Whatever your situation it is always a one step at a time process and regaining one’s sense of purpose takes time. For anyone recently bereaved please seek help and talk honestly to those that can offer support. Remember that you do not have to be a regular church-goer to speak to a local minister they are trained professionals and bereavement support is part of their community role.
In my privileged position in working with the bereaved I recognise that everyone grieves in different ways, at different times and in a family unit it is a very difficult time for all concerned.
One of the key things I have noticed is how parents hide their own feelings from their children feeling it inappropriate to cry in front of them. Of course this is to be expected and in a way for some admired but for the grieving parent who may have lost their life time partner it makes their own journey placed on hold to a certain degree.
The British way of being strong, keeping a stiff upper lip is one which frustrates me terribly and this, I speak from personal experience; as a child surrounded by adults set on surpressing their own grief and probably my own too. I always maintain to speak of our loved ones and remember them keeps them alive in our minds, our hearts and of course helps the bereavement process…to deny their existence is not only cruel but of no use to anyone.
If you know of any one mourning a loved one reach out to them and communicate, let them talk, let them cry if they need to…it’s normal. Most of all do not avoid visiting and please do not stop mentioning their loved one either – think of a funny story or a great occasion you shared.
I have had the great pleasure of working with dementia clients and their families and I am aware how difficult it is for family members to adust emotionally to the challenges this condition brings.
Discussing with family members we agree in a way it is like a mini bereavement as one watches the person we know, loved, and possibly depended on disappear in front of us.
My key advice is to seek support and make the effort to find out as much as you can to learn new ways of communicating. It helps to find small ways to react in different ways to situations to defuse rather than over react, it takes a great deal of love, patience and understanding. Bear in mind your loved one is living in a very frustrating and confusing world now and needs you more than ever.
There are of course dementia charities who have support groups locally and advice on hand to make the journey easier.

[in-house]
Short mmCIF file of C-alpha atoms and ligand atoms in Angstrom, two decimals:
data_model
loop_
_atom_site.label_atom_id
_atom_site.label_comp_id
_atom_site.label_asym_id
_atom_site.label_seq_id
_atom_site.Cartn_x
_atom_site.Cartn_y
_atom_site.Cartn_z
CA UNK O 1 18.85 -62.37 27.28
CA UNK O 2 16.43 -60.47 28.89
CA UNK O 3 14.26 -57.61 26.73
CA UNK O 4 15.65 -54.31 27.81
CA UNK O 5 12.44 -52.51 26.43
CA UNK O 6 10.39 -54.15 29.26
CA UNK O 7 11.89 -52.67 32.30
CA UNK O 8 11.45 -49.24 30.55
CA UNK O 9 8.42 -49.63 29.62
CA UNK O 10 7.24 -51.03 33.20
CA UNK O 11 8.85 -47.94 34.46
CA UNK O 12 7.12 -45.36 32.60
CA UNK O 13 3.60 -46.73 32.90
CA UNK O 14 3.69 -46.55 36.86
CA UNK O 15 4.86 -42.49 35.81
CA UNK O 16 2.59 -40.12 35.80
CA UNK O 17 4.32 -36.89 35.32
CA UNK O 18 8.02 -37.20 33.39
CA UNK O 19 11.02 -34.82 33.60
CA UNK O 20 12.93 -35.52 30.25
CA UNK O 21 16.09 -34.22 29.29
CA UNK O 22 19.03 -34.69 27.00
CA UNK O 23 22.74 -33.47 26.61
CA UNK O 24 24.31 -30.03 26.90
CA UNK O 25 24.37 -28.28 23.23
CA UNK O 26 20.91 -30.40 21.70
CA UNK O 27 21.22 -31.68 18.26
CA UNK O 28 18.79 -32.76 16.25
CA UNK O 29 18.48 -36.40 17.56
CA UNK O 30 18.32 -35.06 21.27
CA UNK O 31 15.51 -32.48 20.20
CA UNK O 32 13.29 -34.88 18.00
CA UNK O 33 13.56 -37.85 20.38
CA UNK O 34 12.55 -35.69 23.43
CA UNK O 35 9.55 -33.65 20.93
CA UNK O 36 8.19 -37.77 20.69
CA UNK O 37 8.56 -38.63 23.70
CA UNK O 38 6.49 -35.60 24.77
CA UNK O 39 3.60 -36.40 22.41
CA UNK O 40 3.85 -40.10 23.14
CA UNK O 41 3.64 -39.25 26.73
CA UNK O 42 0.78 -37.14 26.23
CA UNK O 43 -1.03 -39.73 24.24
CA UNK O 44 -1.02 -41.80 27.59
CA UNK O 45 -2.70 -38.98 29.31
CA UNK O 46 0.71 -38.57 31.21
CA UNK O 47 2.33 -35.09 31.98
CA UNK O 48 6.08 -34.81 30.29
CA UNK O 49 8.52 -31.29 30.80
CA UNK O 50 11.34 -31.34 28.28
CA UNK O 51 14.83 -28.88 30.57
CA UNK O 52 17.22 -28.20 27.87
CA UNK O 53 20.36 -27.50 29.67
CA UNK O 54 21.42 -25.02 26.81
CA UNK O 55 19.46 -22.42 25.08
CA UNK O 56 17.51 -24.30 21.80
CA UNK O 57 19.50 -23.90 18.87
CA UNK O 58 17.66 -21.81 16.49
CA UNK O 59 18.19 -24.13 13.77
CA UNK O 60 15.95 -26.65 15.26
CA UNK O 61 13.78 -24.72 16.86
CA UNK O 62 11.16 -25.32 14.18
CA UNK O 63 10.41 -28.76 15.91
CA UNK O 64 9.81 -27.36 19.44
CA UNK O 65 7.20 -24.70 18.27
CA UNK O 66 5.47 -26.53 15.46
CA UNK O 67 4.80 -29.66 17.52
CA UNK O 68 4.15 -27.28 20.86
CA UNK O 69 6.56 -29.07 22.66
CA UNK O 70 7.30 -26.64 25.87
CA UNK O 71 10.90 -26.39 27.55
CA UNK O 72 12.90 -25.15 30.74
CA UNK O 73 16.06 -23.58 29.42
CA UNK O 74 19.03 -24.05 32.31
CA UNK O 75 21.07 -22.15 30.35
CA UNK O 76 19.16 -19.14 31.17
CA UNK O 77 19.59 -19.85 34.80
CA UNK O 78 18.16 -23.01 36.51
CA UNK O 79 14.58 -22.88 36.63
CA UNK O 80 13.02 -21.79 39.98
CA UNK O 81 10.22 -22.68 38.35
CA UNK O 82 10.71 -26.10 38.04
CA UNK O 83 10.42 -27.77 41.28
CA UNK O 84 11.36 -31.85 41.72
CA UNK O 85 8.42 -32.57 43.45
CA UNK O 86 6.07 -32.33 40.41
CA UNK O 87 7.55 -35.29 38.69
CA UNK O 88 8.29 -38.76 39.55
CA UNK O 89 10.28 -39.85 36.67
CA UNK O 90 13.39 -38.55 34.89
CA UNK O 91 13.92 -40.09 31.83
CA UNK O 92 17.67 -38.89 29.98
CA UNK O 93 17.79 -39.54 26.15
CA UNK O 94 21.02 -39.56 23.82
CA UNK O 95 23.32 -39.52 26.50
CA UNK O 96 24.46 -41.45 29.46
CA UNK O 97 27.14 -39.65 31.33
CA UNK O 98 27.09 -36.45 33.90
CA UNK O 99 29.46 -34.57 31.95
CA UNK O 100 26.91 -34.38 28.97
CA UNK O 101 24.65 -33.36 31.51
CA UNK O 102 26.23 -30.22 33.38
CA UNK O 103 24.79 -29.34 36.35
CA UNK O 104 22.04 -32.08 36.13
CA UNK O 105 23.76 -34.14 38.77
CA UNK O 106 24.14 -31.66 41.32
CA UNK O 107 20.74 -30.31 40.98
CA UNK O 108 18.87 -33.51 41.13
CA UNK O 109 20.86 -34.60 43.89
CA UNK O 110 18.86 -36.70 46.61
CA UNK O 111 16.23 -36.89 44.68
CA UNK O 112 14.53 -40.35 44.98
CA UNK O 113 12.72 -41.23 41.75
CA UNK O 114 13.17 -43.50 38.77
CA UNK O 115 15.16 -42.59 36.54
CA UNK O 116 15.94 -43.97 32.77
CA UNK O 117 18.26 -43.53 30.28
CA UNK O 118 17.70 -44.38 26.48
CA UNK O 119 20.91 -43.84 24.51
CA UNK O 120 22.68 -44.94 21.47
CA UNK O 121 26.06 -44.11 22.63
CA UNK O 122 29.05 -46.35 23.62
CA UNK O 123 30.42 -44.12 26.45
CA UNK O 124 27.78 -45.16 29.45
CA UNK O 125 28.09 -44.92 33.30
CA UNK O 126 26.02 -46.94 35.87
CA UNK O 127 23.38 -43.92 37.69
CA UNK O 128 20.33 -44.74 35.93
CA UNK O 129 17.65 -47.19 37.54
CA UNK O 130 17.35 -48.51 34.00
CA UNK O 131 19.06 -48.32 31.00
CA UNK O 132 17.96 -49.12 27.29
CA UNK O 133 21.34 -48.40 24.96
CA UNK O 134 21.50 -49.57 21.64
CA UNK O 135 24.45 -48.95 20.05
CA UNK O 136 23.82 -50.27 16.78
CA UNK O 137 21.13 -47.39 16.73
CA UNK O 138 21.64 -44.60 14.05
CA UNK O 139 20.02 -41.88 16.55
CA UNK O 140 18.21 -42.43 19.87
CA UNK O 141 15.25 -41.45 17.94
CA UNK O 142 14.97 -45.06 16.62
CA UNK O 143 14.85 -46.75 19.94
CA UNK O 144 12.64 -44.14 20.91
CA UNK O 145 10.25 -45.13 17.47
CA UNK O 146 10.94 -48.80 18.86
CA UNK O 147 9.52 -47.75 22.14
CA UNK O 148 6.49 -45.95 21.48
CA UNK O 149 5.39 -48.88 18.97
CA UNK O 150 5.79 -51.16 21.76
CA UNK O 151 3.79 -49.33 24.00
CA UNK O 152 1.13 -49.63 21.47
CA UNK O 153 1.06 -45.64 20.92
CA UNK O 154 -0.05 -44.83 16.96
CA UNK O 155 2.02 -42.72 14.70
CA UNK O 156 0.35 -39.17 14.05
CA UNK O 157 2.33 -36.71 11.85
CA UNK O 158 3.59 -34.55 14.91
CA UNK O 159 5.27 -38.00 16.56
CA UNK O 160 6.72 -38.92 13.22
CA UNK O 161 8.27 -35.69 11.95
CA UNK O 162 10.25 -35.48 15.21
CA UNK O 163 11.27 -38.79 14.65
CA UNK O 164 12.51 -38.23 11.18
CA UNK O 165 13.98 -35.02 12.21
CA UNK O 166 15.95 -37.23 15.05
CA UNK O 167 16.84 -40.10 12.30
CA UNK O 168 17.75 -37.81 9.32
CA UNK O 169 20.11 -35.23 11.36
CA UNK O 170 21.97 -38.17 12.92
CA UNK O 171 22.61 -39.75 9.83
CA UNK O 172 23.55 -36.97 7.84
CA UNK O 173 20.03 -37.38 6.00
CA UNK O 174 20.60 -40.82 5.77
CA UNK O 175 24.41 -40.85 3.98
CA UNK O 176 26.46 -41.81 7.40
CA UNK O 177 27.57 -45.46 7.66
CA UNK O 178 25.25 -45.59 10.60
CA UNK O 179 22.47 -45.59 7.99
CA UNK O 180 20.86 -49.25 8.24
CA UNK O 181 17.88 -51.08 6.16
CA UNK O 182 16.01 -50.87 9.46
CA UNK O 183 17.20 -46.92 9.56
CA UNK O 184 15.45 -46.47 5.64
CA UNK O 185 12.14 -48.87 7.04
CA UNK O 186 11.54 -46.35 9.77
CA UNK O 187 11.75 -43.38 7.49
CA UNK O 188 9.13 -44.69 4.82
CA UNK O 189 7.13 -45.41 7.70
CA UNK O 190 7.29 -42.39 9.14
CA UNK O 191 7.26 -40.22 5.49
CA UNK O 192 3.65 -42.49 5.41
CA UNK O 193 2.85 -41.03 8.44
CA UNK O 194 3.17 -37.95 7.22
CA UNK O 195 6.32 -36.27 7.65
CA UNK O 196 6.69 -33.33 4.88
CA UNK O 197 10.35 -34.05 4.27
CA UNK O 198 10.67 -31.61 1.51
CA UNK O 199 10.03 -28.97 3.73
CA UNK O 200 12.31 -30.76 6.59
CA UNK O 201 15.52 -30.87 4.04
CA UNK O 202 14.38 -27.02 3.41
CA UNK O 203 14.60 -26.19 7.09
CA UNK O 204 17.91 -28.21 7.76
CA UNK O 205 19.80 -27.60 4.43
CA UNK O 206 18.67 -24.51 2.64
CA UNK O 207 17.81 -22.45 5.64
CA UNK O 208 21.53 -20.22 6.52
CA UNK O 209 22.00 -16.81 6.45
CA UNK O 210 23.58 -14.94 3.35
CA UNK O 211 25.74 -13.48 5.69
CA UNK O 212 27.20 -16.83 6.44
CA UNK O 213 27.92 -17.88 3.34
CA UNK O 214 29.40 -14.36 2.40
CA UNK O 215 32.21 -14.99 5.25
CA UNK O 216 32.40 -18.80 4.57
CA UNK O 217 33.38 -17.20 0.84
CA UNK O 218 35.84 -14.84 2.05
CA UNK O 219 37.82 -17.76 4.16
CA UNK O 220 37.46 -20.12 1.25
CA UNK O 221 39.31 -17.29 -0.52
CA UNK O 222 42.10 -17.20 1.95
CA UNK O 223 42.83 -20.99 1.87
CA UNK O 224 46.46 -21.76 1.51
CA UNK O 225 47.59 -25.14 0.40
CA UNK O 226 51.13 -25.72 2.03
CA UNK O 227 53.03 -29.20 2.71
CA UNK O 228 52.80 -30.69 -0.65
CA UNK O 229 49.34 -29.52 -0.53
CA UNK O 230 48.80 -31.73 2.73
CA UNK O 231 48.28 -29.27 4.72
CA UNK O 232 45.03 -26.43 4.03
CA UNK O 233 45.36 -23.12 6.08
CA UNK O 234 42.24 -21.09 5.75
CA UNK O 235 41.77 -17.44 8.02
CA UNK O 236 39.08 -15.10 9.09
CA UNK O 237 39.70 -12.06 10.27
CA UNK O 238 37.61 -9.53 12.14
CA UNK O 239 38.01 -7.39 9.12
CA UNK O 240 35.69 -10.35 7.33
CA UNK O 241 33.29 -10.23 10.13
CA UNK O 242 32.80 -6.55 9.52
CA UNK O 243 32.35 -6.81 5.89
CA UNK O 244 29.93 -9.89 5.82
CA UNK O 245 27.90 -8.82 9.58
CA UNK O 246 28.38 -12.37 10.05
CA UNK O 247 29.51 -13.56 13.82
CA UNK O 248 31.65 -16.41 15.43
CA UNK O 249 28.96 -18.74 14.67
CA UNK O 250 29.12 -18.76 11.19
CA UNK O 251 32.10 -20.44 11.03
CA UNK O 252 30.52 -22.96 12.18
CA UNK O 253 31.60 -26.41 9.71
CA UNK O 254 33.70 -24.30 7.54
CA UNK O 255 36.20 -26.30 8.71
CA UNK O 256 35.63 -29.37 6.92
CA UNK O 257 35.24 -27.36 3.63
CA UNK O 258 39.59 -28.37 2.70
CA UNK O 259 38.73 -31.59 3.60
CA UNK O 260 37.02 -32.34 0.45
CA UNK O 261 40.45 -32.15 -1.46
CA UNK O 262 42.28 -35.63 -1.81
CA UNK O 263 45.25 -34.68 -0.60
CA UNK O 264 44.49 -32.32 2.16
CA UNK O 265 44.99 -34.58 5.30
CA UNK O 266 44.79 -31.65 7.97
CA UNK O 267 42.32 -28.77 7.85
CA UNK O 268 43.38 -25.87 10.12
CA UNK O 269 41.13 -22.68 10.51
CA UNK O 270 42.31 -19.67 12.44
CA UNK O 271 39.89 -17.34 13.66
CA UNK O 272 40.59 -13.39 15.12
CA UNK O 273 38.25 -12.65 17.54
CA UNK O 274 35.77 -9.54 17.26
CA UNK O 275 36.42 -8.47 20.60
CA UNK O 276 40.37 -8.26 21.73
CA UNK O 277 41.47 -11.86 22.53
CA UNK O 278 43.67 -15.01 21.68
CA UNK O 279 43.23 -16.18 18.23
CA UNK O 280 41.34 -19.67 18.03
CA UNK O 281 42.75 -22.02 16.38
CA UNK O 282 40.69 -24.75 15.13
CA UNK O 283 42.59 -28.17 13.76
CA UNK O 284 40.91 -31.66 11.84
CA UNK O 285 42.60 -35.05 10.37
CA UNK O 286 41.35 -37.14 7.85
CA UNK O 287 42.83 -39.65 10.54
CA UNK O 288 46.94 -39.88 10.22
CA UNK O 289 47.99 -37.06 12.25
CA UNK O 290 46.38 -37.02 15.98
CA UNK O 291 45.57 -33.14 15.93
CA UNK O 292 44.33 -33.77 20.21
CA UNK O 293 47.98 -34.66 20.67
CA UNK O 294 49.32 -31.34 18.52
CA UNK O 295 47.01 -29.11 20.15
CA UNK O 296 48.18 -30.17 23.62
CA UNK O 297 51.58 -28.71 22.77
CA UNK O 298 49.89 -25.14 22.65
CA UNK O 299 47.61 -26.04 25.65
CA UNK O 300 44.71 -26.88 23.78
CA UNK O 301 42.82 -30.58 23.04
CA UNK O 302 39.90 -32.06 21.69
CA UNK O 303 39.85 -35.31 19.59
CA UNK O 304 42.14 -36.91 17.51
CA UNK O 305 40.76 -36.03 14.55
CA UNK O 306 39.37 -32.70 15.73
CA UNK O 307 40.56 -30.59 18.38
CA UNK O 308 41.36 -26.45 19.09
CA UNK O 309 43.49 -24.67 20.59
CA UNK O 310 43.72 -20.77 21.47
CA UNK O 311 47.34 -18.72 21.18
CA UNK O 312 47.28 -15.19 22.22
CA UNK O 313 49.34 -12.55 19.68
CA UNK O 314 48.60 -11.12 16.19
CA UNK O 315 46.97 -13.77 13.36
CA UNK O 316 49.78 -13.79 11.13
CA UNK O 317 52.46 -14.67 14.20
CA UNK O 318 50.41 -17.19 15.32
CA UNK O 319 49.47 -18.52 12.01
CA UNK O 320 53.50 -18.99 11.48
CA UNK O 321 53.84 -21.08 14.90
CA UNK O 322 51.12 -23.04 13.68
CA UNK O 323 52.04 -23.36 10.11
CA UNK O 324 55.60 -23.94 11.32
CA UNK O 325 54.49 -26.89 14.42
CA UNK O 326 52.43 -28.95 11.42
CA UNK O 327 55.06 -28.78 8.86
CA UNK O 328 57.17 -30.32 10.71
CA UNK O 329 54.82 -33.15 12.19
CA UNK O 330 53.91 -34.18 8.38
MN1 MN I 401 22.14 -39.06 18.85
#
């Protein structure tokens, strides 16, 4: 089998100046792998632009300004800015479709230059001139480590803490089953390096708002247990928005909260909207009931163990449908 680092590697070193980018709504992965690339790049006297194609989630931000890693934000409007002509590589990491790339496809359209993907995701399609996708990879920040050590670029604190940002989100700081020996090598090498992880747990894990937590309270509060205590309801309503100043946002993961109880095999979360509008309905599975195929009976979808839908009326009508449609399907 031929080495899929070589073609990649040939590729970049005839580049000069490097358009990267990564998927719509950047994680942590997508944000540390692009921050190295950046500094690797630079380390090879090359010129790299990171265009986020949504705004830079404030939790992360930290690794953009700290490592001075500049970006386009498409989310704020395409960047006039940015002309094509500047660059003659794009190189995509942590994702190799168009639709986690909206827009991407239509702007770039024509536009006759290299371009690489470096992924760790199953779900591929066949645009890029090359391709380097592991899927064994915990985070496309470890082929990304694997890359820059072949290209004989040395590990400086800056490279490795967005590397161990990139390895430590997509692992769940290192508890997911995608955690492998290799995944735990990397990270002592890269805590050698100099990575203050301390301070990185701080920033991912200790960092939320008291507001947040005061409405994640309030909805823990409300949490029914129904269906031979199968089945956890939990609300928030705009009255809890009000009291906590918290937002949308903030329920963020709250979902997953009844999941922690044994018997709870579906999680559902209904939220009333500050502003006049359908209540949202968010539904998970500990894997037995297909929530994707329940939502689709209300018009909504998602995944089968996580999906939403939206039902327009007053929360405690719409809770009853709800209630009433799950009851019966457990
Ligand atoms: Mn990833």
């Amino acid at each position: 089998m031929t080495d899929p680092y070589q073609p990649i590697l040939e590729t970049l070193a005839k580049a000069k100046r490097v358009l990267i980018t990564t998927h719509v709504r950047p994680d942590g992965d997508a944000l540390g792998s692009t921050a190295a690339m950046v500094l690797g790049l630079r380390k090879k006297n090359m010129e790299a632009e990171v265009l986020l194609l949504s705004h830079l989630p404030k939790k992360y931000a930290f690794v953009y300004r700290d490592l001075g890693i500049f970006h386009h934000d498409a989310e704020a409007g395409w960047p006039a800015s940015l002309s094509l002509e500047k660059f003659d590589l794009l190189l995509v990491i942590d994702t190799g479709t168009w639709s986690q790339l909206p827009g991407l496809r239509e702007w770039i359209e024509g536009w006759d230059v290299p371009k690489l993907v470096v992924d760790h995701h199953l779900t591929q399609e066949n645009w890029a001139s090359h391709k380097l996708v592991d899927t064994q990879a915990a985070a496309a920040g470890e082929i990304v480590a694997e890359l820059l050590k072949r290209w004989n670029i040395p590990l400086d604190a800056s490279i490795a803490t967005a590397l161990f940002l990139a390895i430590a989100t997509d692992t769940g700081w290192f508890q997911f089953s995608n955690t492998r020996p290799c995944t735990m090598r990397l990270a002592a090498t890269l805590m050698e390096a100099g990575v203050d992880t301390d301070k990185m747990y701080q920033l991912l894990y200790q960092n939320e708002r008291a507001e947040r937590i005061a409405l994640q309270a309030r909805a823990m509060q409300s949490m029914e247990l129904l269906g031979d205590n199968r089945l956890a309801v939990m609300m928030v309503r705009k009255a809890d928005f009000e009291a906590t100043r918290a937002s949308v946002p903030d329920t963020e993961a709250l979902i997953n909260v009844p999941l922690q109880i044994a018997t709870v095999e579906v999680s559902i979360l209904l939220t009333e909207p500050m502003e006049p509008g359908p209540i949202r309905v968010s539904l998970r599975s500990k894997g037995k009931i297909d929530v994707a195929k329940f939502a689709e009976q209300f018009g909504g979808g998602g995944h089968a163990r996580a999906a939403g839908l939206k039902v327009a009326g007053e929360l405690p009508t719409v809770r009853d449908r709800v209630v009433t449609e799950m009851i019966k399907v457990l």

I have felt it a real privilege to work with clients with dementia and their families. Any caring profession carries a great deal of trust and as I discussed recently with a colleague staff are checked for suitability… we assume!
I am saddened and deeply so at the news today showing the filming of a carer slapping a lady with dementia who was left in her care. Where is the respect for a fellow human being and especially for somebody elderly and with such difficult challenges to face?
I am also alarmed at some of the actions of those working in nursing homes, again one assumes staff are trained to administer patience, caring and understanding under the umbrella of palliative care. For those that are vulnerable and sometimes too afraid to speak out, staff that bully and intimidate should be ashamed of themselves. If you cannot offer kindness then don’t work with the elderly.
This country really is failing our elderly – I know my generation were brought up to respect our elders – it’s a shame the government are not being more proactive in their policing of private nursing homes where it often appears that making a profit is higher up the priority than providing good care. Let’s face it the homes charge residents and their families a fortune weekly and for some families this is the only alternative when they can no longer cope with elderly parents with any disability.
Yes, I am ranting but we ignore these facts too readily…it’s just unacceptable! I acknowledge that there are some great nursing homes and dedicated staff running them but one resident being abused is one too many!